With Lynn laboring and losing steam with each pitch, Matheny was too slow to react to the sudden emergency.
Things were quiet enough three batters in. The Giants had a runner on first, but Lynn had two outs. No sweat. Then the storm arrived, catching Matheny off guard.
Hunter Pence singled. Two runners on. On Lynn’s 20th pitch of the inning, Brandon Belt ripped a line drive single to make it 6-1. It looked like a good time to activate the bullpen and get a reliever loose, but Matheny didn’t move.
Gregor Blanco’s bullet went for a two-run triple, and the Cardinals’ lead was pared to 6-3.
Surely, a reliever would get busy in the bullpen. Lynn was still throwing hard, but his pitches were catching the fat part of the plate. Lynn was up to 24 pitches in the inning, and the Giants were feasting. But Matheny waited. The bullpen remained empty.
The next batter, Brandon Crawford, dueled Lynn during a seven-pitch engagement and prevailed by stroking an RBI double. It was 6-4, and Lynn’s fourth-inning pitch count had reached 31. The emergency had turned into a crisis, and sirens were going off in everyone’s head except for Matheny.
After the Crawford screamer, Matheny finally responded. Rookie Kelly warmed up in microwave time, and was ready to go after Lynn walked pinch-hitter Aubrey Huff on five pitches. With second baseman Daniel Descalso making a tremendous play, Kelly pulled the Cardinals out of the blaze by retiring Giants’ leadoff hitter Angel Pagan on a ground ball.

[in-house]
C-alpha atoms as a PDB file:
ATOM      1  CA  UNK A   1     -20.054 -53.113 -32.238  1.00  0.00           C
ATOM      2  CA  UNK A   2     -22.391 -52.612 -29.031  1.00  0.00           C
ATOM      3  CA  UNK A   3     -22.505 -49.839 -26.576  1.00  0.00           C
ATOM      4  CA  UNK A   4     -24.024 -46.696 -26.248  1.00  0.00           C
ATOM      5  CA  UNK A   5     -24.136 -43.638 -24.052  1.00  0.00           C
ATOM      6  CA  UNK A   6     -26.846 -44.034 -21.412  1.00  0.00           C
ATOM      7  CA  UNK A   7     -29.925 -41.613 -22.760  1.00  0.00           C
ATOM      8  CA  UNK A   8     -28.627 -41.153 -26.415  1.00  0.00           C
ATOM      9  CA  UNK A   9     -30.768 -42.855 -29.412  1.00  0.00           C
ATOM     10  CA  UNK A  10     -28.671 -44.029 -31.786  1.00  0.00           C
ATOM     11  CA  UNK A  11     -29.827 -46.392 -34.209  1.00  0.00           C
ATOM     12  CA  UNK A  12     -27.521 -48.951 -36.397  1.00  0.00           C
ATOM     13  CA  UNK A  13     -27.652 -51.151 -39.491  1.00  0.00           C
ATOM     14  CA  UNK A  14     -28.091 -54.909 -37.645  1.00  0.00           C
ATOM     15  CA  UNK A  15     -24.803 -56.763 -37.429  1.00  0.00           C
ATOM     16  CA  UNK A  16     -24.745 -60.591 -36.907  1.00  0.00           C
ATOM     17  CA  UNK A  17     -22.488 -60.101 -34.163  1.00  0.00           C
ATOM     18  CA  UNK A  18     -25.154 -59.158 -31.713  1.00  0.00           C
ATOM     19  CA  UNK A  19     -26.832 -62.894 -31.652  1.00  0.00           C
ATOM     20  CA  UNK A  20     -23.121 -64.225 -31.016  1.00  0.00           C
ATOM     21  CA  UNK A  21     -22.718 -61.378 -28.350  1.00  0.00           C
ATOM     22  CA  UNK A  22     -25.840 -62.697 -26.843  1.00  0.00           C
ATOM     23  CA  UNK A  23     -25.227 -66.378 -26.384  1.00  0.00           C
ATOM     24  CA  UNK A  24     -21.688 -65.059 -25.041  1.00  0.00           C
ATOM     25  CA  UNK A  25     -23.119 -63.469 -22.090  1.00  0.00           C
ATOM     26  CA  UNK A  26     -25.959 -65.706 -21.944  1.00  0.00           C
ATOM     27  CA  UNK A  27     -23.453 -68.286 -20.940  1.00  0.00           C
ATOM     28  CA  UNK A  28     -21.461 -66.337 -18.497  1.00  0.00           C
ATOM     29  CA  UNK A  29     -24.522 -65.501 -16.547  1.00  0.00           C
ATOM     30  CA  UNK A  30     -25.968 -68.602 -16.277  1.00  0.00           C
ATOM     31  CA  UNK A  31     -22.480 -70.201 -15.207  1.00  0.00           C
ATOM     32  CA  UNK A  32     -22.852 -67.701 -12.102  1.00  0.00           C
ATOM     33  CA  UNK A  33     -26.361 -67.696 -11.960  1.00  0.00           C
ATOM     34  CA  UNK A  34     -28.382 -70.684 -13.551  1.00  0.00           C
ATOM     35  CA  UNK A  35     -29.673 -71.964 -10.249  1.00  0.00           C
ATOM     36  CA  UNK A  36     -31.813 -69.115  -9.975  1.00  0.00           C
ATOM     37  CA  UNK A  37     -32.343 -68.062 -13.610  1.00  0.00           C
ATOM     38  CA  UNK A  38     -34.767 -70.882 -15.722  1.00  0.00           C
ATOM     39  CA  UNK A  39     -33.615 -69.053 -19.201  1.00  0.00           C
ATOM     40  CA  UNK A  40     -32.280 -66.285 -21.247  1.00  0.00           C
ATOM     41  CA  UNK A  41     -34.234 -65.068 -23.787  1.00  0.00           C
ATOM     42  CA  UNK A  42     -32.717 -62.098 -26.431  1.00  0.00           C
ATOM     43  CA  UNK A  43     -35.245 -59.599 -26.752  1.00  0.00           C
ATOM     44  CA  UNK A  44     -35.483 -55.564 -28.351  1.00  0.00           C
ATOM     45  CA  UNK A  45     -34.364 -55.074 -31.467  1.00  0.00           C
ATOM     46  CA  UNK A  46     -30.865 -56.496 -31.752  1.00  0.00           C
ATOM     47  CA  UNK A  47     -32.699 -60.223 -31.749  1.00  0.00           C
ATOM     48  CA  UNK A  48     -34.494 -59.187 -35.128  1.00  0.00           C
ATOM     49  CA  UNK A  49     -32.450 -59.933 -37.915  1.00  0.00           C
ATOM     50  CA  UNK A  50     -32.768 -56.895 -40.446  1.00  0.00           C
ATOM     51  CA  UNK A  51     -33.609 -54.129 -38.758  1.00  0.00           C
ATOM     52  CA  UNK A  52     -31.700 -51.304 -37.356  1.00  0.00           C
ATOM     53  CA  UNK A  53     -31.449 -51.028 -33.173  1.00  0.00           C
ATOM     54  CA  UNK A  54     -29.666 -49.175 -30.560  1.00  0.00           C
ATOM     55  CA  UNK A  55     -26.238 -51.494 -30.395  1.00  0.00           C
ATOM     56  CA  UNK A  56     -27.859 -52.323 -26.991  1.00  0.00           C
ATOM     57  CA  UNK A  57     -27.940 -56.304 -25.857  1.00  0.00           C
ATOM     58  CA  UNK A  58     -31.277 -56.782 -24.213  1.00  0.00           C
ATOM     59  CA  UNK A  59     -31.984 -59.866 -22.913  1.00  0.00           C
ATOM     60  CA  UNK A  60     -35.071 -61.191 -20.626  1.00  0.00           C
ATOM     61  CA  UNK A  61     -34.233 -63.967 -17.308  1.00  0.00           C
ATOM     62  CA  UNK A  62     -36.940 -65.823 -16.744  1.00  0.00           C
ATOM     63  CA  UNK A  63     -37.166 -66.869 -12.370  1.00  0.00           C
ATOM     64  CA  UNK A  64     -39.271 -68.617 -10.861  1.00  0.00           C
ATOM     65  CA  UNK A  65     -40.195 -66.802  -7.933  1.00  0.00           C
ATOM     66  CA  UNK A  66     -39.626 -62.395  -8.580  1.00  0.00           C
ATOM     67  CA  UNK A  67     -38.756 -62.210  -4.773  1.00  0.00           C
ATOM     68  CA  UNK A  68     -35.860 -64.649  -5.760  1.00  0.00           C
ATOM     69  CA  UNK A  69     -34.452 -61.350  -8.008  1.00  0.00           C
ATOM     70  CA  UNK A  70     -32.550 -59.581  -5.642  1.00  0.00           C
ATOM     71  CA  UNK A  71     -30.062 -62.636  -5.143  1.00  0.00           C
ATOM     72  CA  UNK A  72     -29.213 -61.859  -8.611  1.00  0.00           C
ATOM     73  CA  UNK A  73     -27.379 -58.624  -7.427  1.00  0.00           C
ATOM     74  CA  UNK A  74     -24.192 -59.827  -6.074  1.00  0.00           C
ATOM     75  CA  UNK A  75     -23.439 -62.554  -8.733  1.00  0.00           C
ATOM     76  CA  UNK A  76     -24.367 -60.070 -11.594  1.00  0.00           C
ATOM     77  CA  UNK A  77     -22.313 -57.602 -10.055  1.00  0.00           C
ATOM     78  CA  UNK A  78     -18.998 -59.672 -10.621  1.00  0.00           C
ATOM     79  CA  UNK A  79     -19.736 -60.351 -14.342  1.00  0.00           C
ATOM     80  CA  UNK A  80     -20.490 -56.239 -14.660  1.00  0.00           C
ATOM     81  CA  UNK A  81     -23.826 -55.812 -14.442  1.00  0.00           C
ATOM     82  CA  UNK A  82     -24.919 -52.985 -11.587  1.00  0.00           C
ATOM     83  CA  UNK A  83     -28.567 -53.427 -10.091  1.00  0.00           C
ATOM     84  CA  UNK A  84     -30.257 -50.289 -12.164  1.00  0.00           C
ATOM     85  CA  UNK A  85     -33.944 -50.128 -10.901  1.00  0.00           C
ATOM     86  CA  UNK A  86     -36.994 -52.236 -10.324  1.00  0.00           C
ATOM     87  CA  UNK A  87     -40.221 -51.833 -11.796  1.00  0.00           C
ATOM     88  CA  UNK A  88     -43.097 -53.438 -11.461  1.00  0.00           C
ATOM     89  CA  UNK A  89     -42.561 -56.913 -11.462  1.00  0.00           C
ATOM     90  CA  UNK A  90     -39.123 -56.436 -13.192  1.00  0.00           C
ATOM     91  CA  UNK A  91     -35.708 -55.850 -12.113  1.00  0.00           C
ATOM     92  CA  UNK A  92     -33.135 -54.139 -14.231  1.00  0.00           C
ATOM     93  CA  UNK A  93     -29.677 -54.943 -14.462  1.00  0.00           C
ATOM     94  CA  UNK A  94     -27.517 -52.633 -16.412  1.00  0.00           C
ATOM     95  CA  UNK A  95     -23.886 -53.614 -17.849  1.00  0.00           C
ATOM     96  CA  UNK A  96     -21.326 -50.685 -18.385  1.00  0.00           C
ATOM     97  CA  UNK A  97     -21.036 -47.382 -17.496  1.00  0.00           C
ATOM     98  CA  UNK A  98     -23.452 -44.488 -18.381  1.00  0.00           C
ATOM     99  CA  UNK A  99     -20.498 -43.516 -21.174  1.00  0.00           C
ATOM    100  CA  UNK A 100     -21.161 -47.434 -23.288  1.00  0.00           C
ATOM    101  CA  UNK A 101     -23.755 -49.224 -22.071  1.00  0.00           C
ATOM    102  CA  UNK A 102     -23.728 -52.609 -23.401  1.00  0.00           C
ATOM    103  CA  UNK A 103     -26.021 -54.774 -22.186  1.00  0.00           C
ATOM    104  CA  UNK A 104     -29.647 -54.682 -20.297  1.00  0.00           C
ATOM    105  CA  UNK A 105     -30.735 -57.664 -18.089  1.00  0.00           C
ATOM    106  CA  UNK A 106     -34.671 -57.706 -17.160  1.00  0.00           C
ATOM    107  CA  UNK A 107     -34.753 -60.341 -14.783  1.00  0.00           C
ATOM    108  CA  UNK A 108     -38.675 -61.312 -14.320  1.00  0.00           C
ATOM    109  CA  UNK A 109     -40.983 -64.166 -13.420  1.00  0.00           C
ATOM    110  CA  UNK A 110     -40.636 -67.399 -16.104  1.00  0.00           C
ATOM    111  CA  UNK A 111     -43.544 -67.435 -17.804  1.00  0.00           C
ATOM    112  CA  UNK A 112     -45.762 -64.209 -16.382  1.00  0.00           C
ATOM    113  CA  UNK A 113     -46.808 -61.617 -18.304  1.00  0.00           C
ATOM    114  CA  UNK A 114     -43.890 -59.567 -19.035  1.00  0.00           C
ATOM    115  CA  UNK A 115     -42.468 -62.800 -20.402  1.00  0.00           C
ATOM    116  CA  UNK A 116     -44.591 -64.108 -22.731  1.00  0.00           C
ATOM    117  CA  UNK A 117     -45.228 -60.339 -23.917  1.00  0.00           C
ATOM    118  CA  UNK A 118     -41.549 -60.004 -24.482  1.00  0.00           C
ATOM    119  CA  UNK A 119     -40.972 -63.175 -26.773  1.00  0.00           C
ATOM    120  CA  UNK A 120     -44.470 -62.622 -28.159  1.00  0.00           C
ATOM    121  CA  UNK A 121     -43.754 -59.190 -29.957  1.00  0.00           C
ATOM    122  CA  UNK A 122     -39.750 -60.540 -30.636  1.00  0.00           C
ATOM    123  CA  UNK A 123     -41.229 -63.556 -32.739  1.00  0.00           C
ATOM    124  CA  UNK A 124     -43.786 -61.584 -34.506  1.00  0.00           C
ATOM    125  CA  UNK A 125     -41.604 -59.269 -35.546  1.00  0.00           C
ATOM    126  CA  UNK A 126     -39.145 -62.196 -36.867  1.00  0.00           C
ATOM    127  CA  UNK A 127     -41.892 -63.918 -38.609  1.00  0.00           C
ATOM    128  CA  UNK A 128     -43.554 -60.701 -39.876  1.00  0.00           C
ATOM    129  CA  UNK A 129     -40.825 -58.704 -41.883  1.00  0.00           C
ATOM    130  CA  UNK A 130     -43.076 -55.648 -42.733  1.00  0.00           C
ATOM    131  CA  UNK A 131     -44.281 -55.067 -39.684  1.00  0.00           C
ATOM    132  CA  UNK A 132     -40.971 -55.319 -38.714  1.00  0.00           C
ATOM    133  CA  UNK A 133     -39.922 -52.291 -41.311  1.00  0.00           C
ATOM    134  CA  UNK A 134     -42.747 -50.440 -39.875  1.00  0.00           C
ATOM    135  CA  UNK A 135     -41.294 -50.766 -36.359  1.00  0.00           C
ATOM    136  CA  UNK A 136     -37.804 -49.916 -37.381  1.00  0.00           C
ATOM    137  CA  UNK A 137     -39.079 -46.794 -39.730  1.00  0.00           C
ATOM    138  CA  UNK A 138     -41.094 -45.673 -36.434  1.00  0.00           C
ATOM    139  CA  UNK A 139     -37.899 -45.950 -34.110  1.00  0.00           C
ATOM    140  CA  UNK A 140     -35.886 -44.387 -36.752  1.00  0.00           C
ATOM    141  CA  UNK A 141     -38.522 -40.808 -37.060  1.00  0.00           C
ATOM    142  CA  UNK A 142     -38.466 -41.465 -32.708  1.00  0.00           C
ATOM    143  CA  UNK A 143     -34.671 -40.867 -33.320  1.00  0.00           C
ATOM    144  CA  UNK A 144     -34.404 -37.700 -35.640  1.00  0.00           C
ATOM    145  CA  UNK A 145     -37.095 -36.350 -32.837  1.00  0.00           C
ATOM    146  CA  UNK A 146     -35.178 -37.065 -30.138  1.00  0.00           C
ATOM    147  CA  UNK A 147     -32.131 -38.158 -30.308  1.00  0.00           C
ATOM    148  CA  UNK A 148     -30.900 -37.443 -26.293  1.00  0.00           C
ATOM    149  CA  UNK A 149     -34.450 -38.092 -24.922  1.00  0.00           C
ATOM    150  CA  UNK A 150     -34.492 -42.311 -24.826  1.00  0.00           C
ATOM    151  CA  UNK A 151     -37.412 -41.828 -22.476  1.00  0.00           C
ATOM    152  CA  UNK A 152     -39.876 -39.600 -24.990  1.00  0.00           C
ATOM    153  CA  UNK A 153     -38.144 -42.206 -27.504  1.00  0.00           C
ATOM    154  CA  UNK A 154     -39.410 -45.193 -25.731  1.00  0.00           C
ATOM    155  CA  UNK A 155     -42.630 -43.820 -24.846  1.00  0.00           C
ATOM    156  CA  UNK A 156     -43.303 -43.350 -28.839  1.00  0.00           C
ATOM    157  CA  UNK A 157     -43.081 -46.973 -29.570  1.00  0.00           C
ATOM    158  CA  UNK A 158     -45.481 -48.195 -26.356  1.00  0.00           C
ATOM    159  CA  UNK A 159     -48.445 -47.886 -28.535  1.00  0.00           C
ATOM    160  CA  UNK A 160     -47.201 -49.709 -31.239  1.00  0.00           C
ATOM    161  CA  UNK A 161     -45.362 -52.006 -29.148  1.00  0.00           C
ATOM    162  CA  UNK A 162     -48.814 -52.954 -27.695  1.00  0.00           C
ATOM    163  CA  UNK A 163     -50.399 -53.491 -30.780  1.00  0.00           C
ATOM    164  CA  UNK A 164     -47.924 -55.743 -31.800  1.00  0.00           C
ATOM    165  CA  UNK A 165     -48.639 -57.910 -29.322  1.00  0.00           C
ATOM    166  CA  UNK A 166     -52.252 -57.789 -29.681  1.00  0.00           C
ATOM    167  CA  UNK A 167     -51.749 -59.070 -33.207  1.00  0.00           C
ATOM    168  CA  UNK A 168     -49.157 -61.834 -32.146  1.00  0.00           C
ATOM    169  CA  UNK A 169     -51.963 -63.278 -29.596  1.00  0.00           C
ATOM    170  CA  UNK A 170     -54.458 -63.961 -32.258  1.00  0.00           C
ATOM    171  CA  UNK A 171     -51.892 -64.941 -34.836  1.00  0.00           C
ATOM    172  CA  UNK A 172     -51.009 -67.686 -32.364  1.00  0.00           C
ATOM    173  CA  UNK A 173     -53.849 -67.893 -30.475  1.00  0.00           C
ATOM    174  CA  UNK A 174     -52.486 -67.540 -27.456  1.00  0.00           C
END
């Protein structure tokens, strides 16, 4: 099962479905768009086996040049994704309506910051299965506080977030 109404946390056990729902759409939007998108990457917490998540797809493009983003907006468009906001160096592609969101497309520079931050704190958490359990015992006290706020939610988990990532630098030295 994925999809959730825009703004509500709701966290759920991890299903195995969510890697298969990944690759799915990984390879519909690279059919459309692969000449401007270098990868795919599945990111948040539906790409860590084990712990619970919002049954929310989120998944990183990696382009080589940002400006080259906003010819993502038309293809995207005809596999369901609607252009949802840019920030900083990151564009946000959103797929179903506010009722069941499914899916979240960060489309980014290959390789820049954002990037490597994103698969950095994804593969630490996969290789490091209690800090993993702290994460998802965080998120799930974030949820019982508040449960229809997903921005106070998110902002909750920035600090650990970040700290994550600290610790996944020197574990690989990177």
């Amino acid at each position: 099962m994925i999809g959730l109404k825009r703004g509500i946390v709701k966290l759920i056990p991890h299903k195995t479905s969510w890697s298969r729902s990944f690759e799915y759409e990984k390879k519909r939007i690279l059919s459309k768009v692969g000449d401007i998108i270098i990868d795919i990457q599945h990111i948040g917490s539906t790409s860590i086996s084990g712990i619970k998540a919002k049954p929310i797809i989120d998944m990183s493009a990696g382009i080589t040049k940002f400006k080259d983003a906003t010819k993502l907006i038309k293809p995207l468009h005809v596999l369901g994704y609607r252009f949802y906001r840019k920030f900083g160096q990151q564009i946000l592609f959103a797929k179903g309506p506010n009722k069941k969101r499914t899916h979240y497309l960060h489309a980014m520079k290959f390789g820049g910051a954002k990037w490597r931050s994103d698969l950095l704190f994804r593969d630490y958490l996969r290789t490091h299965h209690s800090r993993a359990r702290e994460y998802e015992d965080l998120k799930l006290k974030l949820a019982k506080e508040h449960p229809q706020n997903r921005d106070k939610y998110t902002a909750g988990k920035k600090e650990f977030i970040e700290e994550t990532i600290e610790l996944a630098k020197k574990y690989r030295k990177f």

I’m not sure what Matheny was thinking. Did he want Lynn to get the win? Did he assume Lynn would find a way to get that third out? None of that fit, or mattered. Matheny is supportive of the players, and I appreciate that. I give Matheny a lot of credit for his leadership. His positive attitude has been a positive element in the team’s resilience. The Cardinals love playing for Matheny.
But there’s a lot of stake here: a chance to win the NLCS, a chance to go to the World Series, a chance for the St. Louis franchise to win a 12th World Series championship. I just think Matheny needed to be more proactive and aggressive there.
Even though the Giants are worthy of our respect and admiration, Game 1 should have been more routine. This shouldn’t have degenerated into a tension-created headache. Get a 6-0 lead, then ride an outstanding bullpen if Lynn showed signs of wilting.
That’s the curious aspect to all of this; coming into this series the STL bullpen had a postseason ERA of 2.19. They’d done superb work during the play-in game vs. Atlanta, and then again vs. Washington in the NLDS. The rookies, Kelly and Rosenthal, had combined to work seven postseason innings, allowing only one hit, no runs and striking out eight. Surely, their performances were sufficient to earn Matheny’s trust.
Fortunately for the Cardinals, the bullpen was up for the challenge of protecting the two-run lead. The boys also protected Matheny. Instead of having to answer questions about blowing Game 1 in a collapse that could have been prevented, Matheny was able to talk about the positive start to the series.
The Cardinals relievers saved Game 1. And they saved Matheny.

No comments: